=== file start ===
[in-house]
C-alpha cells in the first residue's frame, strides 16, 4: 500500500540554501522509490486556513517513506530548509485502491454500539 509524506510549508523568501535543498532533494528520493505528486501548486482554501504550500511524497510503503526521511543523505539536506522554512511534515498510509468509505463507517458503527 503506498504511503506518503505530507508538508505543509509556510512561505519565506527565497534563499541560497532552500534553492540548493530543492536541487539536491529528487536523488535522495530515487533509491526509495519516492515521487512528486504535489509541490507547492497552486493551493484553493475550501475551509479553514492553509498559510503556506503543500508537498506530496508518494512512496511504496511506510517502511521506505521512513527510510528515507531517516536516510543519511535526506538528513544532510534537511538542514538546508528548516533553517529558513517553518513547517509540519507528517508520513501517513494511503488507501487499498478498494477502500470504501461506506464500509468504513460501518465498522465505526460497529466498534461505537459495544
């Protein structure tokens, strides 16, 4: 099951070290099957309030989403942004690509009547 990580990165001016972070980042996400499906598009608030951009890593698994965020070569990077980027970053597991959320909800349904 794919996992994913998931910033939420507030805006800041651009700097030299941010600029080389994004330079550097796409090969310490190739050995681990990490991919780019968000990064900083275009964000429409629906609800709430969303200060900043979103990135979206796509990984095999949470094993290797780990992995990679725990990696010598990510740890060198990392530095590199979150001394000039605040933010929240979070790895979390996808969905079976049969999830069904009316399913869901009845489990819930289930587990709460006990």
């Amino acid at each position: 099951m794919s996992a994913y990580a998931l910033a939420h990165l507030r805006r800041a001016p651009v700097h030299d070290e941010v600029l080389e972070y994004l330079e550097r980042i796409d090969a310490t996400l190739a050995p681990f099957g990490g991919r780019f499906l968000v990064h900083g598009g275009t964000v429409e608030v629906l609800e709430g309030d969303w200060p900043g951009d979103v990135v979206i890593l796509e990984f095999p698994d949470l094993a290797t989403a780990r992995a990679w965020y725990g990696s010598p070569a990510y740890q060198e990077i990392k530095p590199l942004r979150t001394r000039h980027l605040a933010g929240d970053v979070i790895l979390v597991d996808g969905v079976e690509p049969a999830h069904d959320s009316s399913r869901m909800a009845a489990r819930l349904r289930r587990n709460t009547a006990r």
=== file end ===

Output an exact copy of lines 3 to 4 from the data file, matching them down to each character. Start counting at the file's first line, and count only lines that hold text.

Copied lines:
């Protein structure tokens, strides 16, 4: 099951070290099957309030989403942004690509009547 990580990165001016972070980042996400499906598009608030951009890593698994965020070569990077980027970053597991959320909800349904 794919996992994913998931910033939420507030805006800041651009700097030299941010600029080389994004330079550097796409090969310490190739050995681990990490991919780019968000990064900083275009964000429409629906609800709430969303200060900043979103990135979206796509990984095999949470094993290797780990992995990679725990990696010598990510740890060198990392530095590199979150001394000039605040933010929240979070790895979390996808969905079976049969999830069904009316399913869901009845489990819930289930587990709460006990």
């Amino acid at each position: 099951m794919s996992a994913y990580a998931l910033a939420h990165l507030r805006r800041a001016p651009v700097h030299d070290e941010v600029l080389e972070y994004l330079e550097r980042i796409d090969a310490t996400l190739a050995p681990f099957g990490g991919r780019f499906l968000v990064h900083g598009g275009t964000v429409e608030v629906l609800e709430g309030d969303w200060p900043g951009d979103v990135v979206i890593l796509e990984f095999p698994d949470l094993a290797t989403a780990r992995a990679w965020y725990g990696s010598p070569a990510y740890q060198e990077i990392k530095p590199l942004r979150t001394r000039h980027l605040a933010g929240d970053v979070i790895l979390v597991d996808g969905v079976e690509p049969a999830h069904d959320s009316s399913r869901m909800a009845a489990r819930l349904r289930r587990n709460t009547a006990r």